Book Club

Apparently teens aren’t reading for fun any more. Gone are the days of heading to the library, or Amazon, and picking up a book for pure enjoyment.  According to a new study by  Common Sense Media, not only do reading rates decline as kids get older, but 45 percent of 17-year-olds admit they read by choice only once or twice a year.

From Time:

In 1984, 8% of 13-year-olds and 9% of 17-year-olds said they “never” or “hardly ever” read for pleasure. In 2014, that number had almost tripled, to 22% and 27%. Girls also tend to read more than boys, as 18% of boys say they read daily, while 30% of girls do.

Parents are also reading to their kids less than ever. In 1999, children ages 2 to 7 were read to for an average of 45 minutes per day. In 2013, that number had dropped to an average of just over 30 minutes per day. The researchers also found racial disparities: 75% of white children get read to every day, while only 66% of black children do and only 50% of Hispanic children. That disparity can translate into educational differences as well. In 2013, 46% of white fourth graders were reading proficient, while only 18% of black students and 20% of Hispanic students were reading at grade level. Those trends stayed roughly the same through eighth grade.

So what’s to blame for recreational reading? All fingers point to technology. We’re living in a Snapchat and Twitter type of world. Kids don’t have time to read anything more than 140 characters and actually write like “WTH LOLZ”.

Instead of giving a child the next new gadget, give them books and make them read throughout the week.

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  • KamJos

    It’s easy to blame the kids, however did you see the statistic that only 18% of Black fourth graders are proficient in reading? By that age most children should be on level. That statistic is incredibly alarming. Coupled with the fact that there are many states where less than half of Black students graduate the future economic situation for many Black children looks bleak. We really need to be doing more about the education of Black children, instead of blaming them.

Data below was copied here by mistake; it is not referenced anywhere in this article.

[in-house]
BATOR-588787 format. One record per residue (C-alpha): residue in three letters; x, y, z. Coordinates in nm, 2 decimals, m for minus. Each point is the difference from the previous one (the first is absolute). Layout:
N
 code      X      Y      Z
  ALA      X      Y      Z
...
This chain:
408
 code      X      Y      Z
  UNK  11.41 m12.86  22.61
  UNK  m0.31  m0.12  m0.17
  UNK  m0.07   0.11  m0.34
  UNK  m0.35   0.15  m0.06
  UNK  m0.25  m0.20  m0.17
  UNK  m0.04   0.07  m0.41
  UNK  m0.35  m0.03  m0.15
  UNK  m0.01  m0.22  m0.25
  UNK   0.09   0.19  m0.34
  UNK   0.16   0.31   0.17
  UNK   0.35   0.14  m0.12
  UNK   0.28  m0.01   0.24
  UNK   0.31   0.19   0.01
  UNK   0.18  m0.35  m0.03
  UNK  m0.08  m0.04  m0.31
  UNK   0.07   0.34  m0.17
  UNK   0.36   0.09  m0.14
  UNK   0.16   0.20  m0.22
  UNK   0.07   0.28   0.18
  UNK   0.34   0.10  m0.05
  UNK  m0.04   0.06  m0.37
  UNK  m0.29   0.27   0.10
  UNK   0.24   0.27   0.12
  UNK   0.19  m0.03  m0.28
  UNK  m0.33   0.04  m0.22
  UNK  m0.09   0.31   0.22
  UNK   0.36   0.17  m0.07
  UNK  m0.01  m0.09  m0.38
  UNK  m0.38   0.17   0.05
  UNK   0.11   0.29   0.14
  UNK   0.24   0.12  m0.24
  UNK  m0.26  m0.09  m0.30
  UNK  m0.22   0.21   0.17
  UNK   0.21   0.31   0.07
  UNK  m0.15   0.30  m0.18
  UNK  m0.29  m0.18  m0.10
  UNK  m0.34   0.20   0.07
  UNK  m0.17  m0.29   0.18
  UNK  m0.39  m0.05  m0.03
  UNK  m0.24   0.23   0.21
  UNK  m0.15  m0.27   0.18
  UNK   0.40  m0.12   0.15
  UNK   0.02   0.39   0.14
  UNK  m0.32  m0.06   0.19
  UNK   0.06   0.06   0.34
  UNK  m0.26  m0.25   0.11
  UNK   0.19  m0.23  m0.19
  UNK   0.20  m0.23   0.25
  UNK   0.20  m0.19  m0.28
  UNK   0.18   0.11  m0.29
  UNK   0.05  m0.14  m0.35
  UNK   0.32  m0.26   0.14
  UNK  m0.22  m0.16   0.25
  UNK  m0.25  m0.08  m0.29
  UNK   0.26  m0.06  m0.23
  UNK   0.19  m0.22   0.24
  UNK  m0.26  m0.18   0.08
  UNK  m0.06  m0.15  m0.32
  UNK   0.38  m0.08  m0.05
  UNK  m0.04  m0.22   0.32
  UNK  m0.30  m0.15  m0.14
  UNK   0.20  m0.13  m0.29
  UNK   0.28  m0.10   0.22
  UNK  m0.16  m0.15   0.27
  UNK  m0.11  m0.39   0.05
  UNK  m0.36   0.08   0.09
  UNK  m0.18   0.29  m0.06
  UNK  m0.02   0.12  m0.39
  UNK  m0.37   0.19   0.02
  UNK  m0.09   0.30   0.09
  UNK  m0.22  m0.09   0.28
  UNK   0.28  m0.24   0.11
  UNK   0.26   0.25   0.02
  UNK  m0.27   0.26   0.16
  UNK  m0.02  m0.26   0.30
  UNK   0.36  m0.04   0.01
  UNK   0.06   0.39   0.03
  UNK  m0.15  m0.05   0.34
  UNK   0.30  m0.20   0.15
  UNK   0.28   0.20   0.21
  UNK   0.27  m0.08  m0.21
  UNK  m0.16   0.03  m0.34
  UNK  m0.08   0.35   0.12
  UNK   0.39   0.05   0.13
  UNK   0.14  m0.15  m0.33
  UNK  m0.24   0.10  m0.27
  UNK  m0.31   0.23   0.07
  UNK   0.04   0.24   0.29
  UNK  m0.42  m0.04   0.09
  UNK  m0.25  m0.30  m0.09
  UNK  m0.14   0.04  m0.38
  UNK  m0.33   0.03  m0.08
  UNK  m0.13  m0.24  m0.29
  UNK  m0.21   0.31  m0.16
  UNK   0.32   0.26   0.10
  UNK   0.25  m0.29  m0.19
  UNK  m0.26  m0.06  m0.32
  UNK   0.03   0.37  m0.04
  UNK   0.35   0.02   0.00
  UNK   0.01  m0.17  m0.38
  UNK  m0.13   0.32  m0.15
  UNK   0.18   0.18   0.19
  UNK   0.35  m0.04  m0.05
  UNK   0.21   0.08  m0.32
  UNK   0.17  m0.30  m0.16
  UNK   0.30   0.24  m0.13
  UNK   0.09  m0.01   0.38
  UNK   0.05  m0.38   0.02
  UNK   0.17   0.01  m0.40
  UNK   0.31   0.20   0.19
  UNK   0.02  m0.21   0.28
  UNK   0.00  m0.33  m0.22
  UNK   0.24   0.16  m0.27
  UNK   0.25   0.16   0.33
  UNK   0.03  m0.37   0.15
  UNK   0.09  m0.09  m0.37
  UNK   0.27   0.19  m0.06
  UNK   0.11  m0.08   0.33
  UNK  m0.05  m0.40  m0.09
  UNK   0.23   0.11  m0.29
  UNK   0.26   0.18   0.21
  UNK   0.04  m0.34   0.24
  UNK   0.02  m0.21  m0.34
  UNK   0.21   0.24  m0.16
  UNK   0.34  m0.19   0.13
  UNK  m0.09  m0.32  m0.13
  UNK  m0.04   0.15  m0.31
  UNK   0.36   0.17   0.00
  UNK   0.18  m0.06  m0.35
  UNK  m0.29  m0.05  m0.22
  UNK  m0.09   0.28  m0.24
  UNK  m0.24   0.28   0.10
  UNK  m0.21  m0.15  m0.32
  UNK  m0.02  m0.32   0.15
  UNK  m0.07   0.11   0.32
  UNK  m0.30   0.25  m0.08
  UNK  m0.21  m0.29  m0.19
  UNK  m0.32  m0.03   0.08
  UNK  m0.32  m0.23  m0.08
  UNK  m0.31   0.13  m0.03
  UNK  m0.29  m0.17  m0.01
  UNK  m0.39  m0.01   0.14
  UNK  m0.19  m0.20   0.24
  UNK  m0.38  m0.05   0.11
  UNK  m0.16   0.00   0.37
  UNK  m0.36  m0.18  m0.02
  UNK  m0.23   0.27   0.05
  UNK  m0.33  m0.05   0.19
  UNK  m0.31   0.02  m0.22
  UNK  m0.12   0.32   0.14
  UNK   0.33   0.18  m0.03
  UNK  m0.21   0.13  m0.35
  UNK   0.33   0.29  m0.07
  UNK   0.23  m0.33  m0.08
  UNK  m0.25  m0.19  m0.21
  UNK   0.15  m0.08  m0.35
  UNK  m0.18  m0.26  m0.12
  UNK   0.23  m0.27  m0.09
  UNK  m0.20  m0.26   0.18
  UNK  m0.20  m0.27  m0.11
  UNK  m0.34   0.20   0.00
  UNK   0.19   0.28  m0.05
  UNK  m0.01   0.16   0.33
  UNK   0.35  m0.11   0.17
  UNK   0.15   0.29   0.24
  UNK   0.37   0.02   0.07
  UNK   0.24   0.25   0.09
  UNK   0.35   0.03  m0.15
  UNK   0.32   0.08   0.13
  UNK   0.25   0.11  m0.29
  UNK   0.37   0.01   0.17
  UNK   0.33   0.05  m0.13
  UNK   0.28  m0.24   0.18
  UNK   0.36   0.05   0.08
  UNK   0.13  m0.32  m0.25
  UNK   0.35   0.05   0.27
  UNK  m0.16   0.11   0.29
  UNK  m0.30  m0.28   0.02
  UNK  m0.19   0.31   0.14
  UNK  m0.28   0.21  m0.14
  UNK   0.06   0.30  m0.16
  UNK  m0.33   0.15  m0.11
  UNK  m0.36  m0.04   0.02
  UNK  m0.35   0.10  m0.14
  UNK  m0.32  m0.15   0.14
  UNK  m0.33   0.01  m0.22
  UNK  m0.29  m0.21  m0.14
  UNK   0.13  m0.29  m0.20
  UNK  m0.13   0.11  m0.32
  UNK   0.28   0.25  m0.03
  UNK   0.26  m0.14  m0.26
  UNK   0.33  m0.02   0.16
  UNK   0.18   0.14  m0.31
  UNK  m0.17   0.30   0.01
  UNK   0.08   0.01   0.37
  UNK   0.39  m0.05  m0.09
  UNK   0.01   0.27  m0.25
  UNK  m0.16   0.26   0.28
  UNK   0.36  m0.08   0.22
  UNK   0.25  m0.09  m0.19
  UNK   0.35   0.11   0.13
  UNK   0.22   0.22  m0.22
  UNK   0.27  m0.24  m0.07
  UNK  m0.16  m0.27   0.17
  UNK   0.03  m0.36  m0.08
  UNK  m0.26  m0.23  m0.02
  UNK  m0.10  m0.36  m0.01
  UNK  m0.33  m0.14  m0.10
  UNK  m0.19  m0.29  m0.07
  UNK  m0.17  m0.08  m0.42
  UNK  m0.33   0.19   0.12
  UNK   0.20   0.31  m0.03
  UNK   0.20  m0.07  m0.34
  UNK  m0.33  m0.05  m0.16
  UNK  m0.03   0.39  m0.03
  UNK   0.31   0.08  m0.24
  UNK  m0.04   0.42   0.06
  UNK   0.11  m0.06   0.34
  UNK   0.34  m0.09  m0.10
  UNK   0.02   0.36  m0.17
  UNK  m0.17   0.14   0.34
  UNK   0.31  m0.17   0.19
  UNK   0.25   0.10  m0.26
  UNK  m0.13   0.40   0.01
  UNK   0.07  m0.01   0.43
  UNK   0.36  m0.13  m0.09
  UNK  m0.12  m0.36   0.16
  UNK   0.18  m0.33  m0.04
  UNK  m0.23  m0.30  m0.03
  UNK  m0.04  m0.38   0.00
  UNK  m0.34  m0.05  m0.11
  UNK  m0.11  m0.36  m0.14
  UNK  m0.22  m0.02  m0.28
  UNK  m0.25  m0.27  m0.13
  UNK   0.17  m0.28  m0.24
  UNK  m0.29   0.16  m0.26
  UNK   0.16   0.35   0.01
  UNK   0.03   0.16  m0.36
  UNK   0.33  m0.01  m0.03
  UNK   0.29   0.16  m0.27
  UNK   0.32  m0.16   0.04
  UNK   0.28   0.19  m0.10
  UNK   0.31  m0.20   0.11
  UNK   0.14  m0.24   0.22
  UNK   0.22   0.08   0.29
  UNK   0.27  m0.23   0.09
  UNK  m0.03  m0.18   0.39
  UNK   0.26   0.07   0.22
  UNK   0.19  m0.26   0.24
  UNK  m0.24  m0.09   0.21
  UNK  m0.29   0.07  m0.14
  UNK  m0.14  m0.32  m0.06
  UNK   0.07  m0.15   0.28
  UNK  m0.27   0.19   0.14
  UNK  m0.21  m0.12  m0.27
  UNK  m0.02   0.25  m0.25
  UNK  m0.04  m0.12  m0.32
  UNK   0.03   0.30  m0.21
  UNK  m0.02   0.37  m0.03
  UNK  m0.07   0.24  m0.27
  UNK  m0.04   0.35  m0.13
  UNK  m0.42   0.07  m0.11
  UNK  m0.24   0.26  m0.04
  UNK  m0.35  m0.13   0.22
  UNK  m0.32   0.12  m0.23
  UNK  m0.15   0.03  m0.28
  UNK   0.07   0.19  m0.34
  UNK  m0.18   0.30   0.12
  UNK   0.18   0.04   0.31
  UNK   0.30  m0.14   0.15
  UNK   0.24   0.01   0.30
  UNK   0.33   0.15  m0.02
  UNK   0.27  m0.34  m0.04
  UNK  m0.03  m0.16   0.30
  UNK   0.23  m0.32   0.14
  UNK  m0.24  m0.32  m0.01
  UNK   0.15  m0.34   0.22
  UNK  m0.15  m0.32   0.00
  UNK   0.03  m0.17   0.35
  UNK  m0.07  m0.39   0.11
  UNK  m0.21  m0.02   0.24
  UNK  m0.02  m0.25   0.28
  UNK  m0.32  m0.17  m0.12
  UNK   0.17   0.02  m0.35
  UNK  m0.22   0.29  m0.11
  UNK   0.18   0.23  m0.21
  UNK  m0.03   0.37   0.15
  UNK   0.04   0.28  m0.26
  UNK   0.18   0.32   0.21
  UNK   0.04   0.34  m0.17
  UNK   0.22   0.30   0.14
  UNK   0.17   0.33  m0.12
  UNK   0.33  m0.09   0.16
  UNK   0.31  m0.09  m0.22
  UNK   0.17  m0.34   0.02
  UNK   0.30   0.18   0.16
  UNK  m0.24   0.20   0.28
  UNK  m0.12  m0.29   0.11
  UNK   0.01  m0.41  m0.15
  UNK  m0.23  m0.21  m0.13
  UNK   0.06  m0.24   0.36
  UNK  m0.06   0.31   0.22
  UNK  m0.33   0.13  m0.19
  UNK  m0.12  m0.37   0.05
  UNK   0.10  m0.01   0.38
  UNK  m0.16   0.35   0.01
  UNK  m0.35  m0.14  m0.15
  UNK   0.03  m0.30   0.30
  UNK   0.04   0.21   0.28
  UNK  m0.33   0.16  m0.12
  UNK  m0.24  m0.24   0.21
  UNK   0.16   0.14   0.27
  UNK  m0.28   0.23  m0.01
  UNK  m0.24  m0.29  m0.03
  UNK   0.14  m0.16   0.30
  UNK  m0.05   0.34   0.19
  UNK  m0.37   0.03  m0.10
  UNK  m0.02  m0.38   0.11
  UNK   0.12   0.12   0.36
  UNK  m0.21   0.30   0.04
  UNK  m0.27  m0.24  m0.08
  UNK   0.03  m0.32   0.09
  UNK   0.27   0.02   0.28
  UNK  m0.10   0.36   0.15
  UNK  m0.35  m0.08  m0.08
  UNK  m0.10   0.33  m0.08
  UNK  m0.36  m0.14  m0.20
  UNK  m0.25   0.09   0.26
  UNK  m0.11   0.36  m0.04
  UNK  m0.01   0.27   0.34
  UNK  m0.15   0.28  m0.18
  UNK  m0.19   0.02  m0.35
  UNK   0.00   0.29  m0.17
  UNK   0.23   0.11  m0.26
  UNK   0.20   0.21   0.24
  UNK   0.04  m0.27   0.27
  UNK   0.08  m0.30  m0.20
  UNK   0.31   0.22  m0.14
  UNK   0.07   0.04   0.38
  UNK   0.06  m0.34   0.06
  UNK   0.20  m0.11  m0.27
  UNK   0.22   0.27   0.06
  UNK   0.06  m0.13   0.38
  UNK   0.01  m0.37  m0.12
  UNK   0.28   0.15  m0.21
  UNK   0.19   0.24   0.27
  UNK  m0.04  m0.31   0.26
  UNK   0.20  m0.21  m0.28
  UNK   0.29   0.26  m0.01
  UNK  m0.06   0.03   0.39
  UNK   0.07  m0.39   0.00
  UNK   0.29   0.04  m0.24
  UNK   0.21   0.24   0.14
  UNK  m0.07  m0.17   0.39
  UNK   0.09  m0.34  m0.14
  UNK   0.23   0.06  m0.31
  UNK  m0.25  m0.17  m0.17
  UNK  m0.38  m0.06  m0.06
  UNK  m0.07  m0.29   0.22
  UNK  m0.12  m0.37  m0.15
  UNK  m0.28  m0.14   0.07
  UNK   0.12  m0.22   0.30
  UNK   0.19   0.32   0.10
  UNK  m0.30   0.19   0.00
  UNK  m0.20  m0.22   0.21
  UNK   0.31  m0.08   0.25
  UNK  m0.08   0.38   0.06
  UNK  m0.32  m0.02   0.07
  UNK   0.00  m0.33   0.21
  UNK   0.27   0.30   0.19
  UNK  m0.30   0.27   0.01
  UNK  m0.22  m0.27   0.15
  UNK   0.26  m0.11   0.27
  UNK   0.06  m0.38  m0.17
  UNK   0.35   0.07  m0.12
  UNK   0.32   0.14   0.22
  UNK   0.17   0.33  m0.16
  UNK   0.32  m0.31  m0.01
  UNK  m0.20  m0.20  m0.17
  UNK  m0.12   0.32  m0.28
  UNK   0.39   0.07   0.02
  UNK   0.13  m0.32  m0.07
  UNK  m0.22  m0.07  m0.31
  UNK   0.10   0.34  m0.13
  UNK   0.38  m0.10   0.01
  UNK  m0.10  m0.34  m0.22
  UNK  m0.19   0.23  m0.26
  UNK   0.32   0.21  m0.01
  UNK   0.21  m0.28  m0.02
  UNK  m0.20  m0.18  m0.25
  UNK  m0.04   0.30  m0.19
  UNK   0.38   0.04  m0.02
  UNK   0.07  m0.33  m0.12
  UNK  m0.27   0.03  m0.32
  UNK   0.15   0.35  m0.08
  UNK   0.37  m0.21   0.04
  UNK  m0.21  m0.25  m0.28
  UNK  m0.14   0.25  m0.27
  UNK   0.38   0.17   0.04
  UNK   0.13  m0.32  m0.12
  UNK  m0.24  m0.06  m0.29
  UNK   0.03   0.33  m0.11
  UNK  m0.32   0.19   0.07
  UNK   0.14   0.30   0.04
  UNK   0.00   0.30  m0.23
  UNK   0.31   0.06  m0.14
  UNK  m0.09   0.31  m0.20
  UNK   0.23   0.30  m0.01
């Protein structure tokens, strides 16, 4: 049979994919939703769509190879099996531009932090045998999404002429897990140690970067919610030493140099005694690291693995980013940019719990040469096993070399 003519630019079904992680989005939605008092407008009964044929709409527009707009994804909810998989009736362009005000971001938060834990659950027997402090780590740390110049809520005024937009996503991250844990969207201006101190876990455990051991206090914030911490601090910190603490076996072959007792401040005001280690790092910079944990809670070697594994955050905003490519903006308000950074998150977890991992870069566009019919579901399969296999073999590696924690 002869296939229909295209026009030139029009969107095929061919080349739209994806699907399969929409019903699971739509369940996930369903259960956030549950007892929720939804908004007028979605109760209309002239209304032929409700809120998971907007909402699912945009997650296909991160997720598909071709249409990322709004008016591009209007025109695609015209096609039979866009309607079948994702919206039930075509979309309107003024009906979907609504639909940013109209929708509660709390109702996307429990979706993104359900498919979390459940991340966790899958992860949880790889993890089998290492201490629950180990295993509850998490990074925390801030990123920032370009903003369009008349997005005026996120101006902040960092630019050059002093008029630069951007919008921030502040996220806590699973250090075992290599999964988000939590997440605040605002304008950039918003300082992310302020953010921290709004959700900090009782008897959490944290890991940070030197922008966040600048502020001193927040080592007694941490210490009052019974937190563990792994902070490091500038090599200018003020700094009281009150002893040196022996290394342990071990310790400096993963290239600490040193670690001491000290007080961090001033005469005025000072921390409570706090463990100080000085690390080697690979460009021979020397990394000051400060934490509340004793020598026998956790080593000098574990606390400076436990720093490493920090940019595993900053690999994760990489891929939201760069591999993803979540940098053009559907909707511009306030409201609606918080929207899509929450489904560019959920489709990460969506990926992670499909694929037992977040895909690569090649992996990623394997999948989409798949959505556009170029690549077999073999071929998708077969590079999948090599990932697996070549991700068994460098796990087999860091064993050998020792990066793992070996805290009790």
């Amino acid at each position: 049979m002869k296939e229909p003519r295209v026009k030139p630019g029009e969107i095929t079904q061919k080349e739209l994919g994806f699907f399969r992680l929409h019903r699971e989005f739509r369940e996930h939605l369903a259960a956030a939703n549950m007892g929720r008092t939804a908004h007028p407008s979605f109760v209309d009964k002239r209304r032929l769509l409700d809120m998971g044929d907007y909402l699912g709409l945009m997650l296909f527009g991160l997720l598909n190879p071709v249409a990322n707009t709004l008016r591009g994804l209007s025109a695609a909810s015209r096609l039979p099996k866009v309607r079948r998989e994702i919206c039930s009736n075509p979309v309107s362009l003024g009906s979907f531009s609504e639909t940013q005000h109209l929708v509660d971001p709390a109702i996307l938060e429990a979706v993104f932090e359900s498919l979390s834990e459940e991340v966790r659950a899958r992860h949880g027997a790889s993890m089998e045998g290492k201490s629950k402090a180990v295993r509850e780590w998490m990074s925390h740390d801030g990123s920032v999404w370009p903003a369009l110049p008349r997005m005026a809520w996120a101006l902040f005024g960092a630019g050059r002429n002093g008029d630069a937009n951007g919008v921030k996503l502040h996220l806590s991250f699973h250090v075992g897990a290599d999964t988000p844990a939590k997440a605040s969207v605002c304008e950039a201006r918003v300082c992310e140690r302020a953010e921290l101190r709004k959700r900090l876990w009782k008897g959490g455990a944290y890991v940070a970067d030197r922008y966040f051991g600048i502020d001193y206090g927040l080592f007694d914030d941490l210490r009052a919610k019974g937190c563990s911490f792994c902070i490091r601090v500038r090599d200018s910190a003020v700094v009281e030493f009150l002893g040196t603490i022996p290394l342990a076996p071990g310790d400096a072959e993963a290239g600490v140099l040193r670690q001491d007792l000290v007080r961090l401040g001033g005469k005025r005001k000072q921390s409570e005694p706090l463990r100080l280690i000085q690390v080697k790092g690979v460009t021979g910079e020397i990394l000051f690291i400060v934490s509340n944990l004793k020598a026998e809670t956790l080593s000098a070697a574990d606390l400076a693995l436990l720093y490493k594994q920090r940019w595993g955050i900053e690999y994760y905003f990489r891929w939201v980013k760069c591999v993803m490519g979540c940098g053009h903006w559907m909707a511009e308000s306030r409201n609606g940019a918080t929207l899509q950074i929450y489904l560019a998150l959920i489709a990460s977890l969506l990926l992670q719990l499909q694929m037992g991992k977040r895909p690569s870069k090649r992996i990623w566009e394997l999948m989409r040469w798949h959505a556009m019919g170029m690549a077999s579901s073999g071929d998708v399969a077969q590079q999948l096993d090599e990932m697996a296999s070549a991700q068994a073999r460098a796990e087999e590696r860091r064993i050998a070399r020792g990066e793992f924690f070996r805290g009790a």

Our society is becoming MORE literate than less and to participate in it you have to know how to read. It’s an incredibly important issue, and I fear that we have become far too complacent about it. Susan Taylor, the former editor of Essence, has an organization designed to address this but it’s not enough. Really there should be riots in the streets about the poor education our children are receiving. Instilling a love of literacy needs to start somewhere, because the more parents are functionally illiterate the less likely their child is going to be literate.

    Lastly, if you read the actual study, which is available on the Common Sense Media website, it does not place the blame solely on technology like the Times article says it does, but definitely highlights many other reasons such as the proficiency levels and achievement gap that was mentioned.

  • Kai26

    I’ve heard children as young as two-years-old speaking the same broken language her/his parent(s) does. It is very important for parents to get kid their kid(s) into reading at a young age because it also affects how one speaks.

  • binks

    Honestly, this is not surprising especially in this day and age. Hell, I know some adults who don’t read recreationally (or never picked up a book after they graduated school since most read because it was required) and will look at you dumbfounded if you do, so kids’ are just following the pattern.

  • lynn1066

    My son is 18 and headed for college next year. He’s a good student, but has never read for fun despite every effort on my part. This was very dismaying to me as his mom because I come from a family of readers. My parents, me and all my siblings, we always read for fun growing up and still do.

    But back to my son: I think it’s just his generation, and the ubiquity of electronic entertainment. I read to him literally every day from the time he was six weeks. We limited TV and video games and never even had cable. We had “silent reading time” every day after school from the time he could read on his own, and he always got to choose his own books. He *loved* being read to but never liked doing it on his own.

    Sometime during his teen years he told me “reading is for girls, I don’t know any guy who likes to read.” I thought that was ridiculous, but this was reflected in the Young Adult section of Barnes and Noble, where had been taking him since he was a toddler. The YA section is basically geared towards white girls, as most of the book covers bear out. We had to search long and hard for books featuring young black male characters, and most of those ended up being of the “struggling in the ghetto” variety.

    So, he’s an adult now and even though I tried my hardest, and it pains me to say so, my son is not a reader. He’s a good student, a good kid and excited about college next year, so I guess there’s that, but I’m still disappointed. He’s right there with the zeitgeist though, as readers are a dying breed. Kids these days are much more visual-oriented, and prefer the blinking lights to the written word.